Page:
Back in Philly, we be out at the park—sike—Somewhere else in Philly, in this age of my early adolescene, there was a scene of transplant anarchist genderfuck punks in their 20s out squatting empty buildings and planting gardens and protesting for MOVE and Mumia. Elsewhere I was thigh-deep in a so-called punk scene where everyone was conservative and uncritical of authority and talked to—or were even friends with—cops. Cisgender and heterosexual bores, where the few who were vocally accepting of homos turned out to be the homos later on. People who over-identify with The Misfits and Dropkick Murphys, who think the Dead Kennedys are serious, who apologize for Skrewdriver cause ‘the music is good,’ and probably personally identify with the lads of Peaky Blinders now. Shit like that.

How you a skinhead and Black people started that?

Yeah I had found myself increasingly hanging around dismissive and big chest big bicep know-it-all white guys and their silent girlfriends, patriotic alcoholics looking to start fights, dudes who brought dudes who were white power skinheads, all wearing this chintzy cultural veneer of white-washed Irish Italian Polish and so on 1950s working class identity, backdropped by the military. It was the style to wear American flag patches on the shoulders of our Ace flight jackets, right above all our little 1” band pins on the side pocket. (I can’t remember if I did or not—there’s a picture of my burgundy flight jacket fully vested in Moonska patches somewhere). I remember standing quietly by during debates between the know-it-alls of whether or not it was a good look to rock certain military patches like POW MIA without having served, watching with what-the-fuck suspicion as they welcomed the encouraging paternal opinions of motherfuckers with shady (white power) style choices.

Towards the end of my trial as a token skinhead girl—outside shows at the Church, the sidestreets around the Troc and South Street bar venues—I was getting tired of these guys showing up, punishers and creeps, men with violent reputations and nervous compositions. If I didn’t avoid them I’d be pushing back on their racist commentary from time to time like hey my family is Black and Mexican man watch what you say. And the people at my side—the fractured crew, associates, these grown men from Allentown dressed like frat boy renditions of Popeye the Sailor Man—acted like they didn’t hear me or they didn’t wanna argue, sometimes the lowest effort shoulder shrug of can’t say nothing to that.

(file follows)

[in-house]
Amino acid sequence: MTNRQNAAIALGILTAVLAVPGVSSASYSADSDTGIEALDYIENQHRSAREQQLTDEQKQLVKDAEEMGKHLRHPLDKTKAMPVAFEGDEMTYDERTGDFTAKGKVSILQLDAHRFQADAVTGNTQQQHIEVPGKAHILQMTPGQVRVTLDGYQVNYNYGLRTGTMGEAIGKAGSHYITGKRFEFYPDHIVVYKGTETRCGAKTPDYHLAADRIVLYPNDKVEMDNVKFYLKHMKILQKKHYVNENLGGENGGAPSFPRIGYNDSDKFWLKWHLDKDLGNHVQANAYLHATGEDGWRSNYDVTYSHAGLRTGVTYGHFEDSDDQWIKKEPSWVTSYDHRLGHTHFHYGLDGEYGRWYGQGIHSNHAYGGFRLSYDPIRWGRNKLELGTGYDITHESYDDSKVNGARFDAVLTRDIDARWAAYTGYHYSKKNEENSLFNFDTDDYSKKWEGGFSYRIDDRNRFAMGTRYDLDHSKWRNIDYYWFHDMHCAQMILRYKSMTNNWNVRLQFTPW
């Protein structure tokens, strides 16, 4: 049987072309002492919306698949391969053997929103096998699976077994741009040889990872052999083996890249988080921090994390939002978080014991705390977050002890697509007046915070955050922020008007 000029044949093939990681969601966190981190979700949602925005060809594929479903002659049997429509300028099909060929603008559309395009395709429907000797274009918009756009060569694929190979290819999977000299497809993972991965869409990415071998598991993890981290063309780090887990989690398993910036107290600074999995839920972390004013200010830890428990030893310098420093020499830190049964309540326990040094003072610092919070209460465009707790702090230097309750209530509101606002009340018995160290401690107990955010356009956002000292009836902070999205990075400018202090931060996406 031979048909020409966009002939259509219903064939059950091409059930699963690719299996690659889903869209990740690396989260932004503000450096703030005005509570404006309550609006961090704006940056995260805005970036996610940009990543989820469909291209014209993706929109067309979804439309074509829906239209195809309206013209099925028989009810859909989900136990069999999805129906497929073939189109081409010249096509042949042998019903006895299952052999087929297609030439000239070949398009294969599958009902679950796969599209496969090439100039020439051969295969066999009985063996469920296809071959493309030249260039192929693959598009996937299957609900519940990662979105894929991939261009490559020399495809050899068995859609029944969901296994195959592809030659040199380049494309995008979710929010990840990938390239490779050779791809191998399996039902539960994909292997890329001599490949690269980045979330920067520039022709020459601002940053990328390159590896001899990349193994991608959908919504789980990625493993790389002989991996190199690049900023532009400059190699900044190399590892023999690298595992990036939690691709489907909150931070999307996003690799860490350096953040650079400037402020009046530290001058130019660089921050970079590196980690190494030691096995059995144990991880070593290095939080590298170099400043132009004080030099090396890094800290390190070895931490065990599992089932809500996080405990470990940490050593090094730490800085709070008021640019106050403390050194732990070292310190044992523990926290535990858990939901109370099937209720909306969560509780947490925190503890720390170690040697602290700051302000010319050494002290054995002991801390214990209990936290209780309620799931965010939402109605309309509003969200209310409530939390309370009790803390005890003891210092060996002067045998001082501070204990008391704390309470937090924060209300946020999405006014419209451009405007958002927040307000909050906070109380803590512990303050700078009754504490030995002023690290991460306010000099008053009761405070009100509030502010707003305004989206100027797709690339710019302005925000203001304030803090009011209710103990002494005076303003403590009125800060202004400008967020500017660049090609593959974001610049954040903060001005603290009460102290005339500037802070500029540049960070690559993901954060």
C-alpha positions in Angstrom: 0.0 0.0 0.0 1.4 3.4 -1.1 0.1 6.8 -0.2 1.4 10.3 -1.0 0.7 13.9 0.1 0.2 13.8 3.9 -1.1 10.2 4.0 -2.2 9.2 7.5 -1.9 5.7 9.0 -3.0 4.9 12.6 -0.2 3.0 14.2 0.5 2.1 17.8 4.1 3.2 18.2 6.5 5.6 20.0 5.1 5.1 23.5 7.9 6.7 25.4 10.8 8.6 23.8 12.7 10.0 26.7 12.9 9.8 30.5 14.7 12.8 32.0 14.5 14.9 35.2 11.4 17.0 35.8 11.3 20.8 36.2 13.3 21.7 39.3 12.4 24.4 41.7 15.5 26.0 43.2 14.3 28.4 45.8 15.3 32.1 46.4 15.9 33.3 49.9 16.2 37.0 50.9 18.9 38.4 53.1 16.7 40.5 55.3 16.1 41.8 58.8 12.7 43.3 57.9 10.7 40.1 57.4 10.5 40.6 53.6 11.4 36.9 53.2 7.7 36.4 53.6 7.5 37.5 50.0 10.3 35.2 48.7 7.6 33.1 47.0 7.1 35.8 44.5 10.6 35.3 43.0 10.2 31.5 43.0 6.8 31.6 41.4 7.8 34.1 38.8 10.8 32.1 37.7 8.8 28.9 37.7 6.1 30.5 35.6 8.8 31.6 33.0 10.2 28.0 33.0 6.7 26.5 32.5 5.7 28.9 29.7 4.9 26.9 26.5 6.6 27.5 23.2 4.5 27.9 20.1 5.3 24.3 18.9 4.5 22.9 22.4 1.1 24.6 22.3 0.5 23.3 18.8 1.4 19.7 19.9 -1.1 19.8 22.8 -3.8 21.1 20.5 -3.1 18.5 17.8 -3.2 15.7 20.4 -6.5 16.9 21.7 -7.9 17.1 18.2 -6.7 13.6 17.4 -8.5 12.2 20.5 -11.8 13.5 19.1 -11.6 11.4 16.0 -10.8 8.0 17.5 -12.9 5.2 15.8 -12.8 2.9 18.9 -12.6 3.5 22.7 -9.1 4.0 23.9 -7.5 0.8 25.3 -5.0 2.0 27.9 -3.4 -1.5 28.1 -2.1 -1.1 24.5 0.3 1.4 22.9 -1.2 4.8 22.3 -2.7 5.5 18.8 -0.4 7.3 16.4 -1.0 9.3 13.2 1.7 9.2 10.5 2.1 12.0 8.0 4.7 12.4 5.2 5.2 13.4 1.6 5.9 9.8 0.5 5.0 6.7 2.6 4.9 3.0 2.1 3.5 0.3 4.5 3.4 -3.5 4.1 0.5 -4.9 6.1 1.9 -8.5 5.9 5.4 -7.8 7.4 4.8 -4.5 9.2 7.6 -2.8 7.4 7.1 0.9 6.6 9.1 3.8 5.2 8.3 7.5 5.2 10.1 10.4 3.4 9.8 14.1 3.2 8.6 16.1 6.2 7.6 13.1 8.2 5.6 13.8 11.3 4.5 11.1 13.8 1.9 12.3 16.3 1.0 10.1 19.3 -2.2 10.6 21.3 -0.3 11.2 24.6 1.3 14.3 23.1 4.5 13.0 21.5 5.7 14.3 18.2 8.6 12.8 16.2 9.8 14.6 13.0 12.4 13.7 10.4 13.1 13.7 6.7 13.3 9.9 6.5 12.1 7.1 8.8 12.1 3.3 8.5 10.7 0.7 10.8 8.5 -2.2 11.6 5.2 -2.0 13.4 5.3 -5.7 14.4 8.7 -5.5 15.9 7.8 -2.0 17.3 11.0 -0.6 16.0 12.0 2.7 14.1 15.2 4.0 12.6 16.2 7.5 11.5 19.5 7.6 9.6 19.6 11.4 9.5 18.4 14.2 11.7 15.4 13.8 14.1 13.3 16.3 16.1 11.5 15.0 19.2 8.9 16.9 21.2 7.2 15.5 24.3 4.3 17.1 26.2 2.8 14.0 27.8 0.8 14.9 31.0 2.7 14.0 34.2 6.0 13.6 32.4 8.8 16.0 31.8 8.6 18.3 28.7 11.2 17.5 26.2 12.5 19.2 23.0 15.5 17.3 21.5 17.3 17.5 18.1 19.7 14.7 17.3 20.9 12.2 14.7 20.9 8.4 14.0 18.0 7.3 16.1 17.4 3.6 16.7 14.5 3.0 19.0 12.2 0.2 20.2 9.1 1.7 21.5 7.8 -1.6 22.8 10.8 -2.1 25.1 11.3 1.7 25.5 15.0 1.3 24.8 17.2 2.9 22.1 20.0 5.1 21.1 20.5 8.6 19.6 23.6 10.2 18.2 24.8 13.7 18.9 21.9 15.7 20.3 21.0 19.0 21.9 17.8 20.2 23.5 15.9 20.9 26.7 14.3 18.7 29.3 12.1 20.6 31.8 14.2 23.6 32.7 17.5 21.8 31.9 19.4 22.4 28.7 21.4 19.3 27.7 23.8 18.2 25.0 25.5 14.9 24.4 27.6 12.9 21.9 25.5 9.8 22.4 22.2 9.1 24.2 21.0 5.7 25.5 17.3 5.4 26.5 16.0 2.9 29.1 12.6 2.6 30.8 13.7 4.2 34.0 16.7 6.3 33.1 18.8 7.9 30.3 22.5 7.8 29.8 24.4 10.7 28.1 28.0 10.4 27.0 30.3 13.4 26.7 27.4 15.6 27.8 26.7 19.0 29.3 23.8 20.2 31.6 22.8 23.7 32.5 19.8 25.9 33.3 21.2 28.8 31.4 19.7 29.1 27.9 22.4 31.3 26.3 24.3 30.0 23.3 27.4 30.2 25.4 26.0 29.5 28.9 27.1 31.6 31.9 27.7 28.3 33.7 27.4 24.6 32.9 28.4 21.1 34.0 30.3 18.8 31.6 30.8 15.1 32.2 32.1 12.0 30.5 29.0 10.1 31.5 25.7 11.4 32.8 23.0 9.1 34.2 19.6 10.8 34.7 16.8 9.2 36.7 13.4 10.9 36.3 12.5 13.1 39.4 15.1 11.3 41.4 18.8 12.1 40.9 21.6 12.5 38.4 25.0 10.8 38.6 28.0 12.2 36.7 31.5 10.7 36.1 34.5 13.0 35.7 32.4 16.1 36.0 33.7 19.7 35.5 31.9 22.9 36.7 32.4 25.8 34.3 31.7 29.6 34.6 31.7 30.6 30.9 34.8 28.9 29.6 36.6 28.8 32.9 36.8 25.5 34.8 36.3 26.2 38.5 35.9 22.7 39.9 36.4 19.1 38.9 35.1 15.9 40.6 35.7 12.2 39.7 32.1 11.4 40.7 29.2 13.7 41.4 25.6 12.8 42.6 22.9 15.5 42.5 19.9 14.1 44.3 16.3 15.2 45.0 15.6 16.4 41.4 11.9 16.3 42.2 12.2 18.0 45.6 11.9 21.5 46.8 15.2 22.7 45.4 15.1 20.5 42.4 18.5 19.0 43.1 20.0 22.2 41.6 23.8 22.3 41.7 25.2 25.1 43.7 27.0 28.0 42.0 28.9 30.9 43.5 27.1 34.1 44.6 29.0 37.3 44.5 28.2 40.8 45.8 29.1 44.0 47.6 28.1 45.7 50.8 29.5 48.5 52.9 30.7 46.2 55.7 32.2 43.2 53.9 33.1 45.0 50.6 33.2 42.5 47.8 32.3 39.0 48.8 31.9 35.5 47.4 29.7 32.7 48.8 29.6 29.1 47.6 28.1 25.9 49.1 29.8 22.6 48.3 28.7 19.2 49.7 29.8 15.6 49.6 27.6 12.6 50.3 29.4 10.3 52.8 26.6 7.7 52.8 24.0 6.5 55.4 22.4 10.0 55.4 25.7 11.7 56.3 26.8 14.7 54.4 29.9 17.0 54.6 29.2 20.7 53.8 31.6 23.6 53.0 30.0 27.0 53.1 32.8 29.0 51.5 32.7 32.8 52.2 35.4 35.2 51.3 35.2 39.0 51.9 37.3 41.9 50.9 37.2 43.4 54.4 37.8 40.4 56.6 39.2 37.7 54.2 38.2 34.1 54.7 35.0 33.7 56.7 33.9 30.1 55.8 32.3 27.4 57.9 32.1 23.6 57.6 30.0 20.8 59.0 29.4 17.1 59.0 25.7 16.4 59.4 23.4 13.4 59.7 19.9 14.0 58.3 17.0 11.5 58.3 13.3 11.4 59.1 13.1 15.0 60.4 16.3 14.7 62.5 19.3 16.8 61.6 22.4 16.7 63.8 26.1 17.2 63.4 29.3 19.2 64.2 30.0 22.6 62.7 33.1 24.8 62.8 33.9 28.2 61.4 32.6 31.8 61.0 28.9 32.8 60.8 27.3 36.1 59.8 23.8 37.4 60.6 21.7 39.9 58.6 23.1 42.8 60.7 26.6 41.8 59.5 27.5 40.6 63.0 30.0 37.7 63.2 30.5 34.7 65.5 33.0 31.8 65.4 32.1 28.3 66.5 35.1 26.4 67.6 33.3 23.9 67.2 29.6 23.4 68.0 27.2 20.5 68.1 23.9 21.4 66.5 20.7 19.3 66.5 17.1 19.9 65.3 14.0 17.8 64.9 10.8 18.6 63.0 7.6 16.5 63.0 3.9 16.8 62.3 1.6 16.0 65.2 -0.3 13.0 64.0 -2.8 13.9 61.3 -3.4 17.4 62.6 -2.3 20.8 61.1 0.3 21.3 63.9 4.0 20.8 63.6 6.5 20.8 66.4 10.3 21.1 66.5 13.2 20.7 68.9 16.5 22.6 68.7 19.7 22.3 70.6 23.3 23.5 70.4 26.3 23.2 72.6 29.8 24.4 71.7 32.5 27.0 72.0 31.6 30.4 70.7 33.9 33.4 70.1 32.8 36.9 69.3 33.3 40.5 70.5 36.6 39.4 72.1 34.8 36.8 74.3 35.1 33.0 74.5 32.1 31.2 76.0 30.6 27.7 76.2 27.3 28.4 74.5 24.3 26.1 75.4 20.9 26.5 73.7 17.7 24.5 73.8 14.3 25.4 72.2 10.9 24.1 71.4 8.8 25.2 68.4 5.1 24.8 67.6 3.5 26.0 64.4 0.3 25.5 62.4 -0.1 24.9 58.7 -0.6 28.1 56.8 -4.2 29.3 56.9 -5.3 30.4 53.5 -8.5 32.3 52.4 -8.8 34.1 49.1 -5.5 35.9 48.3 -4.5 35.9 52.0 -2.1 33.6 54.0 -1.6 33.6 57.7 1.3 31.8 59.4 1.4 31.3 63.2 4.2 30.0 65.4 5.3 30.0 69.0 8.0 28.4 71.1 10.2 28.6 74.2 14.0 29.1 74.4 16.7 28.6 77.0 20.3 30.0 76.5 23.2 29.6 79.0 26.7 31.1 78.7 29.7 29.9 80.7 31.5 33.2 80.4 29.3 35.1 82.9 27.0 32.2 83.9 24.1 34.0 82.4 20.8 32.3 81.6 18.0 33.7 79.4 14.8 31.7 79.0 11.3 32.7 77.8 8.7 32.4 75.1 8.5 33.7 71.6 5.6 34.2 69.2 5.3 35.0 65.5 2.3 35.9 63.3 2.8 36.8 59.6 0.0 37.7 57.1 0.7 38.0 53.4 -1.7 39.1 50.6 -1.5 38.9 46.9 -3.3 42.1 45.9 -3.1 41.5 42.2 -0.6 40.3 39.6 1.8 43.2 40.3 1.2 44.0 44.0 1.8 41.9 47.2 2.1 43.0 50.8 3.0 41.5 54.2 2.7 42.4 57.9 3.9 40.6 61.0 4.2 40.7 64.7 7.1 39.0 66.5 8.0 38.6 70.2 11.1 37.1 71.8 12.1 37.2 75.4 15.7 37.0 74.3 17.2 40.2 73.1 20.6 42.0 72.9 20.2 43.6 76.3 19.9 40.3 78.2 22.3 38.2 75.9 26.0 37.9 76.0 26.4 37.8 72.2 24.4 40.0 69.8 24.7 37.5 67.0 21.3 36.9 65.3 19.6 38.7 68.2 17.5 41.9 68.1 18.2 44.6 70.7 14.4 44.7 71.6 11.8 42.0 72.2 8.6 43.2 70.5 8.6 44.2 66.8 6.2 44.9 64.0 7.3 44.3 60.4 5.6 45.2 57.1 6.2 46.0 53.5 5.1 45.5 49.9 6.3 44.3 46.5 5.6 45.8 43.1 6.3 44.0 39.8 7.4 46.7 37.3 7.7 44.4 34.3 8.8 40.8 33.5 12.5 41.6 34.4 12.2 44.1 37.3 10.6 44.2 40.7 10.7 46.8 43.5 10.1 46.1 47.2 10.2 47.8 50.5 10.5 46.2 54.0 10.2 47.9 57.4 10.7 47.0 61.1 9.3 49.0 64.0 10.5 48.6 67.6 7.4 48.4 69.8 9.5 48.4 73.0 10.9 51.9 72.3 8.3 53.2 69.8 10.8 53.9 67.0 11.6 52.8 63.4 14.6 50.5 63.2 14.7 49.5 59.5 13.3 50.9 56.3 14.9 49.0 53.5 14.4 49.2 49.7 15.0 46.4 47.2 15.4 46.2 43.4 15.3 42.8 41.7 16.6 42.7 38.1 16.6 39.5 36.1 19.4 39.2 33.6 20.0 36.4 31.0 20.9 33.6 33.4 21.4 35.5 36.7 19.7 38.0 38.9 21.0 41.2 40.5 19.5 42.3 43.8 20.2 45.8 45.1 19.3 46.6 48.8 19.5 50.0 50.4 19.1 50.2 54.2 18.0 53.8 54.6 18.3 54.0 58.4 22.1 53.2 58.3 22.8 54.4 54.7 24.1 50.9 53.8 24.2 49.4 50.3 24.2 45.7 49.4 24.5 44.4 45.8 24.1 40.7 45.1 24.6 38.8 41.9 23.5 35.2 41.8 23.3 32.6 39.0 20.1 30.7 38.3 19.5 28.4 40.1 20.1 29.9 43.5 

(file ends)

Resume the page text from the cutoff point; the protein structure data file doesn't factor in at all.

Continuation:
I ordered a copy of My Grandmother's Hands: Racialized Trauma and the Pathway to Mending Our Hearts and Bodies after I listened to this podcast episode with its author, Resmaa Menakem titled ‘Notice the Rage; Notice the Silence.’ Menakem is a therapist trauma specialist. His book and this podcast concern noticing and practicing to heal from deep generational somatic trauma. The stuff that lives in your cell memories, in your bones, your grandmothers mother’s bones. The temporal threats that condition your body from another juncture in time. The book has somatic practices for what he calls black bodies, white bodies, and police bodies. In the podcast, he mentions how white bodies contain the whole undealt-with trauma from 800 years of the Dark Ages, which is shit that stays on my mind.

In the podcast Menakem also refers to people of culture rather than people of color, it seems, a use of word order that I hope to understand the reasoning behind. I’m sure you’ve seen any number of memes or online commentary or maybe (if you’re white) got told to your face, that white people don’t have culture (and that’s why they go around stealing everyone else’s). Sure. But if you ask me, that’s not true. White culture is a culture of violence. Of militant-fanatic support-indoctrination around a patriarch authority who rules through abuse and demands absolute and complicit silence. White culture says I told you so after you got a beating. White culture ignores you when you need to ask for something important, and laughs when you shrink away in hurt or death. White culture is made of popular tales of mythic empires and noble soldiers and their families, forever marching forth from a romantic past that did not happen. White culture ignores the dead, deadens the spirit, disrespects life, does not remember and isn’t moved to ask why.